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    Well, this is the gap between primary school, and secondary school. (And you raise a good point: Fritzl managed it...). But this may be a point where you are expected to display a little suspension of disbelief. They are kids' books after all. I'm afraid there may not be a good in-universe answer. – BoBTFish Feb 14 '14 at 10:46
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    @BoBTFish - Little Bobby Tables. – DVK-on-Ahch-To Feb 14 '14 at 20:15

The most likely answer is that, so far as the Muggle government is concerned, Hermione is attending an independent school known as Hogwarts. (This was mentioned in a comment by Bardo.) In British parlance, "independent" or "public" schools are private institutions which are not part of the state education system. Yes, I know this is illogical.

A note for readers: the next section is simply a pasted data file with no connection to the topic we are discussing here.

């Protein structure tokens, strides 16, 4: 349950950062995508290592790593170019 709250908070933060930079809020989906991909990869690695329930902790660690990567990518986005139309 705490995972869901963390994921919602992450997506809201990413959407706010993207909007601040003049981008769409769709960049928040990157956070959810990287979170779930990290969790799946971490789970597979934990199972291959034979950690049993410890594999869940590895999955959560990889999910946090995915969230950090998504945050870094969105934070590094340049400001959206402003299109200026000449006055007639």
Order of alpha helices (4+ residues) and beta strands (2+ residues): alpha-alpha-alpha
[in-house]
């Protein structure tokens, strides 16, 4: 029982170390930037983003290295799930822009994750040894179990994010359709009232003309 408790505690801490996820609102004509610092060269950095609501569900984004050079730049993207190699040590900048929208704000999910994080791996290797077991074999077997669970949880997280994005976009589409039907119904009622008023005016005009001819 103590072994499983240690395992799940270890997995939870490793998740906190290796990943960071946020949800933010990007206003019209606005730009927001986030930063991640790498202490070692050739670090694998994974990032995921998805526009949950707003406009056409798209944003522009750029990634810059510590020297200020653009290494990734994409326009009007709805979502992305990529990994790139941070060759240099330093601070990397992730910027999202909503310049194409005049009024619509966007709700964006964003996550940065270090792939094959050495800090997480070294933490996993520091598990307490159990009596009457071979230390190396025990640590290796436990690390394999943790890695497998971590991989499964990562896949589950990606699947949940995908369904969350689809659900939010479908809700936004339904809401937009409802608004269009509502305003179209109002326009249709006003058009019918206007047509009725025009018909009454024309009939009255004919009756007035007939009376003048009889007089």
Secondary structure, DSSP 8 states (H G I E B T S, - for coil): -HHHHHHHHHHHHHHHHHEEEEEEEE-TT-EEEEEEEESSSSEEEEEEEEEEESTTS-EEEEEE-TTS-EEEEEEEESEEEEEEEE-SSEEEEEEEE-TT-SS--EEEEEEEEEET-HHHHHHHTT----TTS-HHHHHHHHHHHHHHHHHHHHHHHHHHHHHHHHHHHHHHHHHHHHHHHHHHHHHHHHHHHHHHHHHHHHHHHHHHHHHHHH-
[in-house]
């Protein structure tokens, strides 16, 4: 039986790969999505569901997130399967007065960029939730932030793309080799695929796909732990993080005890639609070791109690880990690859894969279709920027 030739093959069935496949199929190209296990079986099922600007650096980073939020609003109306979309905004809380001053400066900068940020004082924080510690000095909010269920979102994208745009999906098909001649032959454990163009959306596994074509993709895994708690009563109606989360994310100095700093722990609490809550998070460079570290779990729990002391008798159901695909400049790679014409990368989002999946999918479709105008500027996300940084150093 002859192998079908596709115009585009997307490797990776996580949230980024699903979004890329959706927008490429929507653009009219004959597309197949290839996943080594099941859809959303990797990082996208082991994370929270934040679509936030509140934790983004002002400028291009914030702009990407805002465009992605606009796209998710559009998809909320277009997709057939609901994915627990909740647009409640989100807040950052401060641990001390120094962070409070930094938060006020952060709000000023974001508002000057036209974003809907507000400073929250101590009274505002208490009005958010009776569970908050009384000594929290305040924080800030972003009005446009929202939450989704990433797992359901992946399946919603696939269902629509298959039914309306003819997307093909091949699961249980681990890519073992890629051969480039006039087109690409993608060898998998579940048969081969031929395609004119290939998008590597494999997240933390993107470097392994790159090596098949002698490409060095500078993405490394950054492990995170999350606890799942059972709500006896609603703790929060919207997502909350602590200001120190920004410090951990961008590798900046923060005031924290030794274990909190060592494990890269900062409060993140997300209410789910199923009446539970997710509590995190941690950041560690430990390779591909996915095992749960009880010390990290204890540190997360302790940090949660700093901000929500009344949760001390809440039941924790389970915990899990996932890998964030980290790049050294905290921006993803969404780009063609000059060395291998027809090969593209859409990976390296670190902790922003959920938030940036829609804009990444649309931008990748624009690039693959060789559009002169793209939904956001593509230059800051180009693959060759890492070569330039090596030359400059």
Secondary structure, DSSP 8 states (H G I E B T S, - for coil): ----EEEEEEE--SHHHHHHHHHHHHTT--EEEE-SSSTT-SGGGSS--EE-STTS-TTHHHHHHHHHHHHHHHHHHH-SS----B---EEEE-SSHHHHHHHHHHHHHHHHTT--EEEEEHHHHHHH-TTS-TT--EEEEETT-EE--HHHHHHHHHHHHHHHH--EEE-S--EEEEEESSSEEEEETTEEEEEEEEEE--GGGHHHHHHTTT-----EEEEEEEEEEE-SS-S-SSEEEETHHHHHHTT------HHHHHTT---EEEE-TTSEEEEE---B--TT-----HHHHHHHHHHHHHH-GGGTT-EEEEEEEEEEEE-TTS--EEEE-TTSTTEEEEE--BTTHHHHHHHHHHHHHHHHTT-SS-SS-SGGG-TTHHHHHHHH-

Faking the paperwork would not be too hard -- they just need to concoct reports which say Hermione is studying English and science instead of Potions and Transfiguration. So the only difficulty is when government inspectors want to physically turn up at the school.

The location of Hogwarts is vague, but it's hinted that it may be in Scotland (eg. the Highland landscape seen as the train approaches Hogwarts in the films). If so, inspections would be the responsibility of Education Scotland, not Ofsted. Education Scotland seems to have a great deal of discretion in how it inspects independent schools. From http://www.educationscotland.gov.uk/inspectionandreview/about/independentschoolinspections/arrangementsforinspections.asp :